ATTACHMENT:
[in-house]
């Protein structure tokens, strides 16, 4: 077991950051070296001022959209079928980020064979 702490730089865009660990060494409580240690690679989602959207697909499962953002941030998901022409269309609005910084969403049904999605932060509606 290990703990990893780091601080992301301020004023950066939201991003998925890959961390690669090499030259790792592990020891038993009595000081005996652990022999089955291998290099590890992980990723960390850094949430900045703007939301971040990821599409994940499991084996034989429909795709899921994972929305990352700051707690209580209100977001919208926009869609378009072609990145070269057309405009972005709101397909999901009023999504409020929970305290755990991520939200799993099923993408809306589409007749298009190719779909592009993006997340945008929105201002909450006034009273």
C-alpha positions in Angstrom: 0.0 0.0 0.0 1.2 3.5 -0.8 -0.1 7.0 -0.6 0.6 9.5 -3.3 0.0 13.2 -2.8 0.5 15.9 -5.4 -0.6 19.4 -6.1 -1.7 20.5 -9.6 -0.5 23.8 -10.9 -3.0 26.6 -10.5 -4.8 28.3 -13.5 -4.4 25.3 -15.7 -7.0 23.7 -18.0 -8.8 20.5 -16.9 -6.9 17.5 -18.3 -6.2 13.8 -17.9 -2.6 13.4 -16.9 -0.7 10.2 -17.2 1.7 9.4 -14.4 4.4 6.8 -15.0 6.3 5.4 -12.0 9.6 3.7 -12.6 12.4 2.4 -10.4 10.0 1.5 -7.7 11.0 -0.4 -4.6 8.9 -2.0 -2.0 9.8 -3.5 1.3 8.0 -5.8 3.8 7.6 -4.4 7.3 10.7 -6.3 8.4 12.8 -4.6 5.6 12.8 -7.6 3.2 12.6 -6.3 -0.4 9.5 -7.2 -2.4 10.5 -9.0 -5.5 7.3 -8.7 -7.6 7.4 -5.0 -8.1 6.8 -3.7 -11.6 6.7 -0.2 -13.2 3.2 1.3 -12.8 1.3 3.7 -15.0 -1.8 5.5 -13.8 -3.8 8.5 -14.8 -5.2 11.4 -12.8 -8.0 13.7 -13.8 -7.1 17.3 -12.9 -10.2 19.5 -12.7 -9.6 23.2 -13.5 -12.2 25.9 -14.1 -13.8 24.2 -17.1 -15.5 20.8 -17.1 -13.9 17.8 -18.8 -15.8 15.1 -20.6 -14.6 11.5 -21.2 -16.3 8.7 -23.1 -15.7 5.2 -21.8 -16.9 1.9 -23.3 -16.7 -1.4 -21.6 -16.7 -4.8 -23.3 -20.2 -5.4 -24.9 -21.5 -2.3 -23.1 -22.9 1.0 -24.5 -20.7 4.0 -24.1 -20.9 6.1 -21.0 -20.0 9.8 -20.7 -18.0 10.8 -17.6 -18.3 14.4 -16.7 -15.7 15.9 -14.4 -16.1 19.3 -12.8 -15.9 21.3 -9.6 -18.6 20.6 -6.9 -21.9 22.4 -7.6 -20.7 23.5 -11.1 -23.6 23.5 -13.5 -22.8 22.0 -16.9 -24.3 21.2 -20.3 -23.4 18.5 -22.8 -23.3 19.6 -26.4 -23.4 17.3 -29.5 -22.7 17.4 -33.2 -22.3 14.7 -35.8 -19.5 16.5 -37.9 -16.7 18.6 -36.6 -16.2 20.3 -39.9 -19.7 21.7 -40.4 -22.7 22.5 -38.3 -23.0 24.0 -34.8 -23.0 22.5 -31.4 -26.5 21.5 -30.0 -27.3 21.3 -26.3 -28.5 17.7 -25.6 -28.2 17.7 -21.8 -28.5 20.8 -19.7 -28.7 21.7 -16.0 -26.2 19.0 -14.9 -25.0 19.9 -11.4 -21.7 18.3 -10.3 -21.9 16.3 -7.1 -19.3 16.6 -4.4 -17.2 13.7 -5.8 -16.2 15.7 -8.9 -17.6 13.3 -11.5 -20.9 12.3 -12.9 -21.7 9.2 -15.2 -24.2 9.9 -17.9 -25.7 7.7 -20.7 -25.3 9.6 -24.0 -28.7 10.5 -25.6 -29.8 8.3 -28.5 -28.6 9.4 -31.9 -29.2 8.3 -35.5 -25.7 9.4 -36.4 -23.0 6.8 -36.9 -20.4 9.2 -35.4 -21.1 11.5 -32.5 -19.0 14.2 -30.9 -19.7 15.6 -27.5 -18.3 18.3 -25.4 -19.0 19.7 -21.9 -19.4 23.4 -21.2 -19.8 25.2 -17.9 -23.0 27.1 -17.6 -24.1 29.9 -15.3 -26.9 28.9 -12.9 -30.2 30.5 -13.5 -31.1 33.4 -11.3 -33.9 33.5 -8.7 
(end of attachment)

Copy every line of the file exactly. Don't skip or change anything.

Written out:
[in-house]
């Protein structure tokens, strides 16, 4: 077991950051070296001022959209079928980020064979 702490730089865009660990060494409580240690690679989602959207697909499962953002941030998901022409269309609005910084969403049904999605932060509606 290990703990990893780091601080992301301020004023950066939201991003998925890959961390690669090499030259790792592990020891038993009595000081005996652990022999089955291998290099590890992980990723960390850094949430900045703007939301971040990821599409994940499991084996034989429909795709899921994972929305990352700051707690209580209100977001919208926009869609378009072609990145070269057309405009972005709101397909999901009023999504409020929970305290755990991520939200799993099923993408809306589409007749298009190719779909592009993006997340945008929105201002909450006034009273």
C-alpha positions in Angstrom: 0.0 0.0 0.0 1.2 3.5 -0.8 -0.1 7.0 -0.6 0.6 9.5 -3.3 0.0 13.2 -2.8 0.5 15.9 -5.4 -0.6 19.4 -6.1 -1.7 20.5 -9.6 -0.5 23.8 -10.9 -3.0 26.6 -10.5 -4.8 28.3 -13.5 -4.4 25.3 -15.7 -7.0 23.7 -18.0 -8.8 20.5 -16.9 -6.9 17.5 -18.3 -6.2 13.8 -17.9 -2.6 13.4 -16.9 -0.7 10.2 -17.2 1.7 9.4 -14.4 4.4 6.8 -15.0 6.3 5.4 -12.0 9.6 3.7 -12.6 12.4 2.4 -10.4 10.0 1.5 -7.7 11.0 -0.4 -4.6 8.9 -2.0 -2.0 9.8 -3.5 1.3 8.0 -5.8 3.8 7.6 -4.4 7.3 10.7 -6.3 8.4 12.8 -4.6 5.6 12.8 -7.6 3.2 12.6 -6.3 -0.4 9.5 -7.2 -2.4 10.5 -9.0 -5.5 7.3 -8.7 -7.6 7.4 -5.0 -8.1 6.8 -3.7 -11.6 6.7 -0.2 -13.2 3.2 1.3 -12.8 1.3 3.7 -15.0 -1.8 5.5 -13.8 -3.8 8.5 -14.8 -5.2 11.4 -12.8 -8.0 13.7 -13.8 -7.1 17.3 -12.9 -10.2 19.5 -12.7 -9.6 23.2 -13.5 -12.2 25.9 -14.1 -13.8 24.2 -17.1 -15.5 20.8 -17.1 -13.9 17.8 -18.8 -15.8 15.1 -20.6 -14.6 11.5 -21.2 -16.3 8.7 -23.1 -15.7 5.2 -21.8 -16.9 1.9 -23.3 -16.7 -1.4 -21.6 -16.7 -4.8 -23.3 -20.2 -5.4 -24.9 -21.5 -2.3 -23.1 -22.9 1.0 -24.5 -20.7 4.0 -24.1 -20.9 6.1 -21.0 -20.0 9.8 -20.7 -18.0 10.8 -17.6 -18.3 14.4 -16.7 -15.7 15.9 -14.4 -16.1 19.3 -12.8 -15.9 21.3 -9.6 -18.6 20.6 -6.9 -21.9 22.4 -7.6 -20.7 23.5 -11.1 -23.6 23.5 -13.5 -22.8 22.0 -16.9 -24.3 21.2 -20.3 -23.4 18.5 -22.8 -23.3 19.6 -26.4 -23.4 17.3 -29.5 -22.7 17.4 -33.2 -22.3 14.7 -35.8 -19.5 16.5 -37.9 -16.7 18.6 -36.6 -16.2 20.3 -39.9 -19.7 21.7 -40.4 -22.7 22.5 -38.3 -23.0 24.0 -34.8 -23.0 22.5 -31.4 -26.5 21.5 -30.0 -27.3 21.3 -26.3 -28.5 17.7 -25.6 -28.2 17.7 -21.8 -28.5 20.8 -19.7 -28.7 21.7 -16.0 -26.2 19.0 -14.9 -25.0 19.9 -11.4 -21.7 18.3 -10.3 -21.9 16.3 -7.1 -19.3 16.6 -4.4 -17.2 13.7 -5.8 -16.2 15.7 -8.9 -17.6 13.3 -11.5 -20.9 12.3 -12.9 -21.7 9.2 -15.2 -24.2 9.9 -17.9 -25.7 7.7 -20.7 -25.3 9.6 -24.0 -28.7 10.5 -25.6 -29.8 8.3 -28.5 -28.6 9.4 -31.9 -29.2 8.3 -35.5 -25.7 9.4 -36.4 -23.0 6.8 -36.9 -20.4 9.2 -35.4 -21.1 11.5 -32.5 -19.0 14.2 -30.9 -19.7 15.6 -27.5 -18.3 18.3 -25.4 -19.0 19.7 -21.9 -19.4 23.4 -21.2 -19.8 25.2 -17.9 -23.0 27.1 -17.6 -24.1 29.9 -15.3 -26.9 28.9 -12.9 -30.2 30.5 -13.5 -31.1 33.4 -11.3 -33.9 33.5 -8.7 